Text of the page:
The Impact on Cleantech of the Supreme Court Corporate Election Spending Decision May Not be so Hot
Posted Apr 16 2010 3:42pm
By Sanford J. Selman
In its majority opinion of January 21, 2010 (Citizens United v. Federal Election Commission), the US Supreme Court overturned decades-old rules prohibiting unlimited spending by corporations and unions on election advertising. This ruling is certain to have a far reaching impact as it gives complete freedom to corporate interests to use their considerable financial strength to influence voter opinions of political candidates and sets the stage for a rightward shift in US public policy.
The potential impact on the US cleantech sector is clear – the prospects for advancement of federal carbon legislation (i.e. cap-and-trade) or any other government-led clean energy initiative (e.g. renewable energy mandates) have just gotten much worse. Most negatively impacted by the passage of such rules would be energy companies and coal-fired utilities whose sheer size dwarfs that of their clean energy counterparts. With billions of dollars invested in existing fixed assets, these enormous enterprises can be expected to take an active role in future elections now that Citizens United has freed their hands to help their favored candidates win election.
But there are many potential losers.
For starters, failure to develop the US clean energy sector results in a loss of US jobs both in the manufacture of this equipment as well as construction and operation of the power plants and related systems. A 2009 report from the Pew Charitable Trusts noted that clean energy jobs in the US grew at an annual rate of 9.1 percent from 1998 to 2007 as compared to 3.7 percent annual growth for all US jobs over the same period. While many countries in Europe and Asia are looking to cleantech to drive jobs growth, comparatively weaker support for cleantech in the US could slow job growth in this historically strong sector.
Second, there is a trade balance issue. A recent front-page New York Times article (January 31, 2010) suggested that the US could trade its dependence on imported Mideast oil for dependence on imported Chinese wind turbines, solar panels and other energy-related hardware. Today, four companies out of each of the five largest wind turbine and solar cell manufacturers in the world are based outside the US. The rapid development of China’s battery and electric vehicle sectors, driven by central government policy, is impressive. Japan and Korea are likewise vying for leadership in battery technology. Citizens United will cause the US to fall further behind in key cleantech sectors where it once held dominance. Third, consumers lose because we are less likely to have access to the fullest possible range of choices when it comes to purchasing and consuming energy.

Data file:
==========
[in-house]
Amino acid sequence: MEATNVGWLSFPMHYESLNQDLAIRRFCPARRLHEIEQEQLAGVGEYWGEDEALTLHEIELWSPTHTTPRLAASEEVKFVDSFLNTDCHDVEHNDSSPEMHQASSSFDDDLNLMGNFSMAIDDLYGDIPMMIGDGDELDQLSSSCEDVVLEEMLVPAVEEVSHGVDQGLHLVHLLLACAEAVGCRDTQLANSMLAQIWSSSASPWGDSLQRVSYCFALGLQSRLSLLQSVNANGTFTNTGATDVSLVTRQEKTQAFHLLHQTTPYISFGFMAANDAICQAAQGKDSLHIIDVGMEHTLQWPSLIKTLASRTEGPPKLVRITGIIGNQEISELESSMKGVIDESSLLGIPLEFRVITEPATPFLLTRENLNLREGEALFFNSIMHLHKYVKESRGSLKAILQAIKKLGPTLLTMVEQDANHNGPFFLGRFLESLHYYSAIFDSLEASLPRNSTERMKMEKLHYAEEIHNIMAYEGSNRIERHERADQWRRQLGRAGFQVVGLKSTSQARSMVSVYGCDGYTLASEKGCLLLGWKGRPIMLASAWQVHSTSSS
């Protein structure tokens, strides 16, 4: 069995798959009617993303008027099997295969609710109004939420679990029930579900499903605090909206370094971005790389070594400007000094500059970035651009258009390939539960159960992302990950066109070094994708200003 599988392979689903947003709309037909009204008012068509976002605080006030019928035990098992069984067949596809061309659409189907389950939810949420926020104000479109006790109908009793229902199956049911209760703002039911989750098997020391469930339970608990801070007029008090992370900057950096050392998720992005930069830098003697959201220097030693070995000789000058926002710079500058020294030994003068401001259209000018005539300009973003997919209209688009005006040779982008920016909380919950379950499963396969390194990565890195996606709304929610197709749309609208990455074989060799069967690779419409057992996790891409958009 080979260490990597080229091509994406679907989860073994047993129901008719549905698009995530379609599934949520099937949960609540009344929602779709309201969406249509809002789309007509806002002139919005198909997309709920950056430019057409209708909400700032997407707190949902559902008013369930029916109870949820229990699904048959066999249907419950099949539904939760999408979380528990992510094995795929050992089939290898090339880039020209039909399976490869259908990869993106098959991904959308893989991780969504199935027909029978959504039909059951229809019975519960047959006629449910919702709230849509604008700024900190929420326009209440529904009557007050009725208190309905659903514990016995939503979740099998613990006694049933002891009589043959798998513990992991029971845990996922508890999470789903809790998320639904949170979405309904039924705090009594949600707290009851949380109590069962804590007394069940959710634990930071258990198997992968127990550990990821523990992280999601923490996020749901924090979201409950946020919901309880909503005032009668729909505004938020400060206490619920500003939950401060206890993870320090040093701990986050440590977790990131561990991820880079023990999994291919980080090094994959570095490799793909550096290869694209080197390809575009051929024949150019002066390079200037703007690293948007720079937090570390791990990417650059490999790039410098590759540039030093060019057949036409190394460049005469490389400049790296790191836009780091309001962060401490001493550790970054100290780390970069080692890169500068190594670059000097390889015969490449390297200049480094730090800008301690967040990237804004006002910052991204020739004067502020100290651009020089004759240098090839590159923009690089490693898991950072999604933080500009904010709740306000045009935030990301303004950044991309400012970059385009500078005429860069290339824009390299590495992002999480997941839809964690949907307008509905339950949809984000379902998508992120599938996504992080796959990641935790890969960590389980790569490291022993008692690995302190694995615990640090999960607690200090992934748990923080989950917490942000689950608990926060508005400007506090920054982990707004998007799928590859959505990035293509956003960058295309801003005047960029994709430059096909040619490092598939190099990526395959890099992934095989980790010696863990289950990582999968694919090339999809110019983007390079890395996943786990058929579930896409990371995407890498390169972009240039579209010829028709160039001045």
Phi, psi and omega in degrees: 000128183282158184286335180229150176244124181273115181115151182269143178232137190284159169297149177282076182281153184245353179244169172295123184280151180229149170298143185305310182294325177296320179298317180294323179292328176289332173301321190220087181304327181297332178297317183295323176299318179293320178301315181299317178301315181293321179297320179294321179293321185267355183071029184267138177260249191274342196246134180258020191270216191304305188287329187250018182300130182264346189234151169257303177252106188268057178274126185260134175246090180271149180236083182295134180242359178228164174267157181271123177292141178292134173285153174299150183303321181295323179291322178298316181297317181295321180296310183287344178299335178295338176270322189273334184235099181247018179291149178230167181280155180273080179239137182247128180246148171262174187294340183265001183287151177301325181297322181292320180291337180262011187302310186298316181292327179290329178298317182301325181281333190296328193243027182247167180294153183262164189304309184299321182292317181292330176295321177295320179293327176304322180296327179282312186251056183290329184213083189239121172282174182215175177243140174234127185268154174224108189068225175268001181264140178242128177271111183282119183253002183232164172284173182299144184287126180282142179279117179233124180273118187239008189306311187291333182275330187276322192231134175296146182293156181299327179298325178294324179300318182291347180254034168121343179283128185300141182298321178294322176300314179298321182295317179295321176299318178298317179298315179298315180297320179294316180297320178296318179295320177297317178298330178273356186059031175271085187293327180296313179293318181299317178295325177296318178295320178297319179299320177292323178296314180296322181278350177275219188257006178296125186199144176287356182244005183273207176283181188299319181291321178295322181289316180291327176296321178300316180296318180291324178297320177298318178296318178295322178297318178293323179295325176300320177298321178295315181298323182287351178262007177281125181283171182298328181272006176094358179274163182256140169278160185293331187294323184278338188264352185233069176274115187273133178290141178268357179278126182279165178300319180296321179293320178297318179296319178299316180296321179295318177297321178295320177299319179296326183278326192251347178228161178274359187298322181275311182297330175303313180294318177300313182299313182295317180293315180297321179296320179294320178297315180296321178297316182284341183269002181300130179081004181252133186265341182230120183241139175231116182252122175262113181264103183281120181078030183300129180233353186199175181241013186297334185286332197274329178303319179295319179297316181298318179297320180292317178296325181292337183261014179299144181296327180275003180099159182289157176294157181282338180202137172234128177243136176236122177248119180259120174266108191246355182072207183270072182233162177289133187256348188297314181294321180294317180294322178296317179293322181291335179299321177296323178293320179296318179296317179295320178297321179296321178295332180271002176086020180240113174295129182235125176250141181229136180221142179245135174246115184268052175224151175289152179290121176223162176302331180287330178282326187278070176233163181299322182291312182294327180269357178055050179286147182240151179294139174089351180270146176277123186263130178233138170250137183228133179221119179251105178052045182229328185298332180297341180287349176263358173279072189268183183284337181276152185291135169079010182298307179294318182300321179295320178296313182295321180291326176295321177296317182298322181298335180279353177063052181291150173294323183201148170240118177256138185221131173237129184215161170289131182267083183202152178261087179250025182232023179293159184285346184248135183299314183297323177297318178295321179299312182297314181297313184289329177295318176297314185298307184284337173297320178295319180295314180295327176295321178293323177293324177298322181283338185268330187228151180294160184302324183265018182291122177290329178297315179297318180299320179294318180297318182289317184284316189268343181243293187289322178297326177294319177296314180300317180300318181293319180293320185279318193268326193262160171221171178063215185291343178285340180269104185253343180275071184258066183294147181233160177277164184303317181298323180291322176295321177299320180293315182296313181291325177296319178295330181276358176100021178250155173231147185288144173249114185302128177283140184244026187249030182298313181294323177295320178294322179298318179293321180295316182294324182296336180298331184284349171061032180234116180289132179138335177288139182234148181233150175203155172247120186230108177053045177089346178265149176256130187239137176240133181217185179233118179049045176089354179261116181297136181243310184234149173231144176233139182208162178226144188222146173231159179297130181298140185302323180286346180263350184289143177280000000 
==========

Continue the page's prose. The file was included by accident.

And finally, the environment ends up losing since it will be impossible for the US to bring its considerable carbon footprint under control absent strong government leadership.
Implications for cleantech investment, which reached surpassed $5.5 billion globally even in a dismal 2009, are also significant. According to the Cleantech Group, North American venture funds accounted for almost two-thirds of global cleantech investment activity in 2009 – down about 10 percentage points from 2008. And increasingly, this money is finding its way to companies based outside the US. Chinese companies accounted for 72% of global cleantech IPOs in 2009 and Chinese cleantech M&A activity reached an historic high in 2009. Both statistics demonstrate the intense growth of the Chinese cleantech sector.
Cleantech investors’ US strategy will, by default, be forced to focus on sectors where economics are the primary driver and government support mechanisms are relatively less important. These sectors include energy efficiency and green building technologies, smart grid and distribution automation, water conservation and treatment, resource-efficient manufacturing and material technologies, and recycling and waste reduction. Due to the “separation of powers” mandated by the US Constitution, there is no easy way to undo Citizens United although Democrats are hard at work drafting legislation to restrain its impact. Notably, President Obama took a swipe at the decision during his recent State of the Union address – a rare event by a sitting President. While the complexion of the US Congress won’t change overnight, Citizens United deals a blow to the US cleantech sector with potentially far reaching implications. Sandy Selman is a longtime cleantech investor and the Managing Director of Asia West LLC.